The NEX-3N's most celebrated asset is its size -- sans lens, it's barely thicker than a deck of cards.
The NEX-3N's most celebrated asset is its size -- sans lens, it's barely thicker than a deck of cards, with a body that measures roughly 4.3 inches in width, 2.4 inches in height and 1.4 inches in depth. It's also fairly light, at 7.4 ounces (body only), yet it still feels substantial, and very well made. Adding the 16-50mm (35mm-equivalent 24-75mm) f/3.5-5.6 lens serves to boost the camera's weight and depth, as you might expect, though the protrusion is far less significant than what we once saw with Sony's previous inclusion, which lacked the retractable-zoom design of this generally superior optic. The detachable lens ships in the box, which makes this $500 3N kit quite a bargain, especially considering the zoom's standalone price of $350.
fresh addition is the built-in, pop-up flash, which, believe it or not, is a first for Sony's starter NEX. Of course, adding in a strobe without boosting the body size doesn't come without compromise -- there's no proprietary mount up top, which means an external mic is out of the question. This may be slightly disconcerting to video shooters, especially considering that the camera's stereo microphones are mounted on the top of the camera rather than on the front, flanking the lens. That configuration makes the 3N a fine fit for narration but a less-than-stellar option for conducting interviews in noisy environments. We would be willing to look past this oversight had Sony included a microphone input, but alas, there's no such port present.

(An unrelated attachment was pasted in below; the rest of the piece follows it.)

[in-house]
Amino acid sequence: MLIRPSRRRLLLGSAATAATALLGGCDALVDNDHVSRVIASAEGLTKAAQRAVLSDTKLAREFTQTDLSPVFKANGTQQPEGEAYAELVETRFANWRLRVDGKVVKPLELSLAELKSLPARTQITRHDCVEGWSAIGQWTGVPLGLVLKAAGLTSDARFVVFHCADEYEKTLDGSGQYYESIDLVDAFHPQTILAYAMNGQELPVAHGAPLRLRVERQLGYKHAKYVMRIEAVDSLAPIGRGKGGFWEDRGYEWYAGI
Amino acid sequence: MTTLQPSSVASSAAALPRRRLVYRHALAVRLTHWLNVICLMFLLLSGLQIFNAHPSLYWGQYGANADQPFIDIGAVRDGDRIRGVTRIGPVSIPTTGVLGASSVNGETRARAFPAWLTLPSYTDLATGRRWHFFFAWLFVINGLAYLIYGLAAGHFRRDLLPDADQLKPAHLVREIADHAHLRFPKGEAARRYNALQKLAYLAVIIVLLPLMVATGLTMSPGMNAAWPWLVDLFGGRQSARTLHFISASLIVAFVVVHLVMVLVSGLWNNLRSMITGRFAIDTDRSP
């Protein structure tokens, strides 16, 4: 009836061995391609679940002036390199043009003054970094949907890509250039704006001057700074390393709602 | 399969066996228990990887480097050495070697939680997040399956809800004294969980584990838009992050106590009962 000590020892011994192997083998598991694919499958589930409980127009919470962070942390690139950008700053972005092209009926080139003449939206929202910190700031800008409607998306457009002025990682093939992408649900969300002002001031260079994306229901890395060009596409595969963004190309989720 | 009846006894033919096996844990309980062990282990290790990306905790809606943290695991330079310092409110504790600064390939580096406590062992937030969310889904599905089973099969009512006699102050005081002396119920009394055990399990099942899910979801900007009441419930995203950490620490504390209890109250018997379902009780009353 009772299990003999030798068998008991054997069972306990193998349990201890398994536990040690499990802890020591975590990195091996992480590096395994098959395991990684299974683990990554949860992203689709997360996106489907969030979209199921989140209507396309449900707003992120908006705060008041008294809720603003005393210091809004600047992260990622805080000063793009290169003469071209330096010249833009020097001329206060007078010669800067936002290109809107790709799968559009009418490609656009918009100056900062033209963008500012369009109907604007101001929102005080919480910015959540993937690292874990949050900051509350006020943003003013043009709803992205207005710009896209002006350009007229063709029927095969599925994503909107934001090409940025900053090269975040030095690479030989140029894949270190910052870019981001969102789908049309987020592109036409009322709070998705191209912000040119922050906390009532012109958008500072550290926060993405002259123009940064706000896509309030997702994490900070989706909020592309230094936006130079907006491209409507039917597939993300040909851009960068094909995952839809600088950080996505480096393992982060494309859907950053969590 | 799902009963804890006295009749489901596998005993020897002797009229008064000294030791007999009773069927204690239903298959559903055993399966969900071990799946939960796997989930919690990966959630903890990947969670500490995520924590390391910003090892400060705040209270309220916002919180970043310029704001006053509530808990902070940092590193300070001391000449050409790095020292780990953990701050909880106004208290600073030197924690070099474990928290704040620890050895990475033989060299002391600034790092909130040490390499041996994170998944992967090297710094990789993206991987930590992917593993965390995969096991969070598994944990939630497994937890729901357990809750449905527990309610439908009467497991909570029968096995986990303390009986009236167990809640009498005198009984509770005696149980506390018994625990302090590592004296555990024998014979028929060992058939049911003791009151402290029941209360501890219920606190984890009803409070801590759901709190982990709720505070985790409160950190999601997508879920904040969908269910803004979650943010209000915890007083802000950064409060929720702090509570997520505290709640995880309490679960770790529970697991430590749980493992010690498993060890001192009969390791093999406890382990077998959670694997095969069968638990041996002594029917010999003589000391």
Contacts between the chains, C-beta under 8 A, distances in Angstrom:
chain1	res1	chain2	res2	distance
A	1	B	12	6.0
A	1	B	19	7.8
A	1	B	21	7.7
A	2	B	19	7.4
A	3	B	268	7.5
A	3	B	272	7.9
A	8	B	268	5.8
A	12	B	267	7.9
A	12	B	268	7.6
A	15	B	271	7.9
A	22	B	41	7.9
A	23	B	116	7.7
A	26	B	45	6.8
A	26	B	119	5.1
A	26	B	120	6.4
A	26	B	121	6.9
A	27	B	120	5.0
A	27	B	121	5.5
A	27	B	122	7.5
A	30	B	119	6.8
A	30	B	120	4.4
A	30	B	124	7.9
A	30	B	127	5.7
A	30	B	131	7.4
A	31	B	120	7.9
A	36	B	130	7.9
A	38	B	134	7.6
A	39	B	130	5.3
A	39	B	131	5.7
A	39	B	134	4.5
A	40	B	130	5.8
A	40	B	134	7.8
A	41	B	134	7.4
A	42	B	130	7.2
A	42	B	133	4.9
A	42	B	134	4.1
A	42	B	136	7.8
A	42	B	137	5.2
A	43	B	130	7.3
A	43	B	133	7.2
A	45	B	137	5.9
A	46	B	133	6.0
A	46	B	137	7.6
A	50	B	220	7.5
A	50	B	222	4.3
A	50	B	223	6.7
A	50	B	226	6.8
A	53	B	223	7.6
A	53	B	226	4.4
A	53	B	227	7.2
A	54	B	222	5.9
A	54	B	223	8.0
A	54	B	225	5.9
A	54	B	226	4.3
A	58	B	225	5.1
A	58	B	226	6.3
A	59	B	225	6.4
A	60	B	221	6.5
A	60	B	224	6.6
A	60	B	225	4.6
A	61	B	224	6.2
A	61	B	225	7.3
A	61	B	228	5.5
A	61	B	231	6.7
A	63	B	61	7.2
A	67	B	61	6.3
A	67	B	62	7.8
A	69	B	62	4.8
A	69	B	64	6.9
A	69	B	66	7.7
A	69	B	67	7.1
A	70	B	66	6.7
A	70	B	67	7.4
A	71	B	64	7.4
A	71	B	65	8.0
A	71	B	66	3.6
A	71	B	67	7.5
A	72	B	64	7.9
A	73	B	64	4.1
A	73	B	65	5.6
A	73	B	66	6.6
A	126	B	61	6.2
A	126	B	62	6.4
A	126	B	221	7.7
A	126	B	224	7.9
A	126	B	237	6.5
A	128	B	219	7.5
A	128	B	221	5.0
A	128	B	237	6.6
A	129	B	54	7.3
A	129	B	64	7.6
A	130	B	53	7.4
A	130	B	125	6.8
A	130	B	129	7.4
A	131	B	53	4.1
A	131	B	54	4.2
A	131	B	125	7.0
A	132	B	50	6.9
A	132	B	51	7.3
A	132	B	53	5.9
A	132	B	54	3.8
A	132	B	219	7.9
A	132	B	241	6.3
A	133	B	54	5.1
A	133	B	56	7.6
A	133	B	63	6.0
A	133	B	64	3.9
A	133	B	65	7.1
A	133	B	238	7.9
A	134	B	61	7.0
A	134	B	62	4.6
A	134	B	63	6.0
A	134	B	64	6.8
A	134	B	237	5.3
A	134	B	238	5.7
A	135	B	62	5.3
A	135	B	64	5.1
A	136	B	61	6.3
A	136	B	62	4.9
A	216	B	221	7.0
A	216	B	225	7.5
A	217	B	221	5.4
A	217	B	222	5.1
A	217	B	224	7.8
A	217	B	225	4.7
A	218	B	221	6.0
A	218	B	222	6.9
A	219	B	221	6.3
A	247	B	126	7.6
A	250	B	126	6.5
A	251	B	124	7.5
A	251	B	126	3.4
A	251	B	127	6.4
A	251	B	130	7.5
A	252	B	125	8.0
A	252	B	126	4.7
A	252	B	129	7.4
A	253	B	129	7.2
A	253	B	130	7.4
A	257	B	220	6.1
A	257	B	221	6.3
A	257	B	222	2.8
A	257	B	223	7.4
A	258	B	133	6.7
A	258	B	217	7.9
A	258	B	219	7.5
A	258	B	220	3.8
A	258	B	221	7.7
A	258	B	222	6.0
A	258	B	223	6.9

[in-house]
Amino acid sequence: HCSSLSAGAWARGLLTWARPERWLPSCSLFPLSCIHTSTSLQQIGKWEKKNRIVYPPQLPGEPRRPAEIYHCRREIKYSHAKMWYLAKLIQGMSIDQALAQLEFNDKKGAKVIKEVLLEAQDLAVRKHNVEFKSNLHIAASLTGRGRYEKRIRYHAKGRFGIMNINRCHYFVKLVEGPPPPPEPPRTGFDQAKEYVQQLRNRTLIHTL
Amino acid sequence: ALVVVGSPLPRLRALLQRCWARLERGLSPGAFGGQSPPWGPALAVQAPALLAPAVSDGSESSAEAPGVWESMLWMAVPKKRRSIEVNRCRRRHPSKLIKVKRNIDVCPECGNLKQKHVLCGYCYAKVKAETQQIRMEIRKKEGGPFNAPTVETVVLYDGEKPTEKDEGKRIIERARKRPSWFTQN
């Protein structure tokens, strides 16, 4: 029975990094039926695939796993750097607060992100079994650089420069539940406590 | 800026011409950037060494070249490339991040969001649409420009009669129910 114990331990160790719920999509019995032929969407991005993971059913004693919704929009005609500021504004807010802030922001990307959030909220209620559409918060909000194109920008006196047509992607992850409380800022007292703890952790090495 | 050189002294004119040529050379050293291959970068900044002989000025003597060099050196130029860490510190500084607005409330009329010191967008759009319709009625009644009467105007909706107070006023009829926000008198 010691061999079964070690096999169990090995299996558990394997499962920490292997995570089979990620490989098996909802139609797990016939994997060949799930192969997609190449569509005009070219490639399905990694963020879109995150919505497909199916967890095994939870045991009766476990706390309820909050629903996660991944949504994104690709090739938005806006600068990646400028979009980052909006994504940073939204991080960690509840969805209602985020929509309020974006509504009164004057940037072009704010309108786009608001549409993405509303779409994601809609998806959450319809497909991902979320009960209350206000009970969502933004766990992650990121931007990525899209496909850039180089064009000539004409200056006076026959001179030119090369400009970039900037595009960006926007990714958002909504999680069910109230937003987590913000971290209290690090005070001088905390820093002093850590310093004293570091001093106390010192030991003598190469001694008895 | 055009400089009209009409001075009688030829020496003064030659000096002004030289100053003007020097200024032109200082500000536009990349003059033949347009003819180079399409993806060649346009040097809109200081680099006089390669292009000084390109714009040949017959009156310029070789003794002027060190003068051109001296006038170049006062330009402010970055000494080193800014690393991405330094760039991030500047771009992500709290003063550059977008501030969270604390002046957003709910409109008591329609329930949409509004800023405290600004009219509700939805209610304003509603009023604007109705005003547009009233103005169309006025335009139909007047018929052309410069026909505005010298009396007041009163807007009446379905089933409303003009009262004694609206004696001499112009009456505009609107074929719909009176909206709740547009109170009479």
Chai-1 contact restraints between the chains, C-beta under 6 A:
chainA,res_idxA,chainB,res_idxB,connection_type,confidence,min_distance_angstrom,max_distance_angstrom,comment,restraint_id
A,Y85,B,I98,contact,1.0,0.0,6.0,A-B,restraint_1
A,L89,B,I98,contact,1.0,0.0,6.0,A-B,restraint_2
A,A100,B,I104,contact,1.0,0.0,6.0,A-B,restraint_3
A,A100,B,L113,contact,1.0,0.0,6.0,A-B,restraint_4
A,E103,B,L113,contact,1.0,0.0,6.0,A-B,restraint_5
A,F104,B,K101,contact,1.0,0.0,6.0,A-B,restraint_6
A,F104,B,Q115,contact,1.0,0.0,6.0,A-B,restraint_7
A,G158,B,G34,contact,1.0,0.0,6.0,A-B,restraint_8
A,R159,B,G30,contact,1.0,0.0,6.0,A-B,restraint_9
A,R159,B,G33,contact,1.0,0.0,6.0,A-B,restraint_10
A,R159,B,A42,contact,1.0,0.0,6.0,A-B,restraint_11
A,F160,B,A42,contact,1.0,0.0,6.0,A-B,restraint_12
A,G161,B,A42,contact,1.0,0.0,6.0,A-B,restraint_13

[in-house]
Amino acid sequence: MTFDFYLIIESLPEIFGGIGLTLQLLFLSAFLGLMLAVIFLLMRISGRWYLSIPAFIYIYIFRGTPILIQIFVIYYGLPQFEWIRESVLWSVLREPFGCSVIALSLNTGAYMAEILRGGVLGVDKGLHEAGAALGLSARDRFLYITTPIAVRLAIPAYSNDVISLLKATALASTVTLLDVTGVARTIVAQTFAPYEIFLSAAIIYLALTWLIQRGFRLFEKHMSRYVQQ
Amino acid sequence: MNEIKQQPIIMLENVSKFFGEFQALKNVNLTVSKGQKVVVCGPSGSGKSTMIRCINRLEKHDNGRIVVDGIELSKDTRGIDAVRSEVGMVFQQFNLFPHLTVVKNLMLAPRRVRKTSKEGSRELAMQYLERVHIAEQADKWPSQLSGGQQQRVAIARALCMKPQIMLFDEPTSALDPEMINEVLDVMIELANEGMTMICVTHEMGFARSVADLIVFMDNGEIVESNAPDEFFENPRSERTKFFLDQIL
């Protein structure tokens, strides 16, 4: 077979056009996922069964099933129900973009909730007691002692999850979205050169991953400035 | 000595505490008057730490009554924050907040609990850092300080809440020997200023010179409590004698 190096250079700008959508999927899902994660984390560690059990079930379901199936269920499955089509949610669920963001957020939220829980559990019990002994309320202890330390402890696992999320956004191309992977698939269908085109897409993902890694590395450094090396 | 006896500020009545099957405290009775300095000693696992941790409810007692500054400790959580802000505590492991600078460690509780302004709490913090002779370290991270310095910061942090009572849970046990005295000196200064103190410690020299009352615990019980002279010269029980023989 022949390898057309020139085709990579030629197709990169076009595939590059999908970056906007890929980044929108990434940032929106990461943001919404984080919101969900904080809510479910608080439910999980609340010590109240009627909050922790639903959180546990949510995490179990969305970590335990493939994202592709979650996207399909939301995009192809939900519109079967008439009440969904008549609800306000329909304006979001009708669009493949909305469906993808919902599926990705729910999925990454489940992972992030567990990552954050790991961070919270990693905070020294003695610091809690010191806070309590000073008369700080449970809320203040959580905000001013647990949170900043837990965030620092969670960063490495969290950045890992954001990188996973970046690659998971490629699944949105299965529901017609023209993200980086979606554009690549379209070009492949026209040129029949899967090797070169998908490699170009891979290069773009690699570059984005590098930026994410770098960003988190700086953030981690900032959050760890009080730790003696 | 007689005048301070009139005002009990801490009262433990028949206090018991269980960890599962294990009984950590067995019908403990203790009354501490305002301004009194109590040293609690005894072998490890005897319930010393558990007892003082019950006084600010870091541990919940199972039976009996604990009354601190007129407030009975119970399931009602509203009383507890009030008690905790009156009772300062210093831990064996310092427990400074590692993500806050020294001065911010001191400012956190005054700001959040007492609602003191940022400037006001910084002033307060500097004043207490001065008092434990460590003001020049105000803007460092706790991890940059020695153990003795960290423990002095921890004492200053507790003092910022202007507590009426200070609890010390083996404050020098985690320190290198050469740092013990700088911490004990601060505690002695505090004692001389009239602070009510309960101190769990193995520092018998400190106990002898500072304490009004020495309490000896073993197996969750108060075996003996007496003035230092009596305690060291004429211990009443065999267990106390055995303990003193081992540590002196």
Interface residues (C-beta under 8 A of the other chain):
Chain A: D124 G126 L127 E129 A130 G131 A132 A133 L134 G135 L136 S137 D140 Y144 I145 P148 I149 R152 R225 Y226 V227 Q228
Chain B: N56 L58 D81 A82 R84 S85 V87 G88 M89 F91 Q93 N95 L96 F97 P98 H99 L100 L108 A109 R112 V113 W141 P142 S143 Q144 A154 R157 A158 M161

Sony opted to shift port positioning a bit this year. The only I/O options can be accessed by lifting a door on the left side of the camera, behind which you'll find micro-HDMI and micro-USB connectors, along with an SD card slot. Previously, the removable storage could only be accessed from the bottom of the camera, which often meant unscrewing a tripod mount before popping in a new card, so this left-hand slot is much appreciated. The battery door remains on the bottom of the camera, but the 3N can be charged using a USB adapter, so unless you want to swap cells for a long shoot, your power pack can stay in place.
Otherwise, the layout remains virtually unchanged. Power, a shutter release and playback button are all located on the top of the camera, with a new zoom toggle positioned around the shutter control. You can zoom using this new control or with the one mounted on the lens itself, though we found the on-camera option to offer smoother zooming during video capture, albeit with limited variable speeds. If you're shooting stills, however, the lens-mounted toggle is likely to be the better pick, due to its ability to zoom in completely with a single flick.
On the camera's backside, there's a 461k-dot, 3-inch LCD that can flip 180 degrees to face forward for self-portraits, just like on the F3 -- the C3, on the other hand, offered more flexibility when it came to downward tilt, which came in handy when framing overhead shots. The display itself is sufficiently sharp and reasonably bright -- a boosted Sunny Weather mode works well outdoors, but with this enabled, the on-screen picture is more saturated with higher contrast than what you'll actually capture. Naturally for a camera in this price range, there's no EVF, so all of your shots will be composed using the LCD.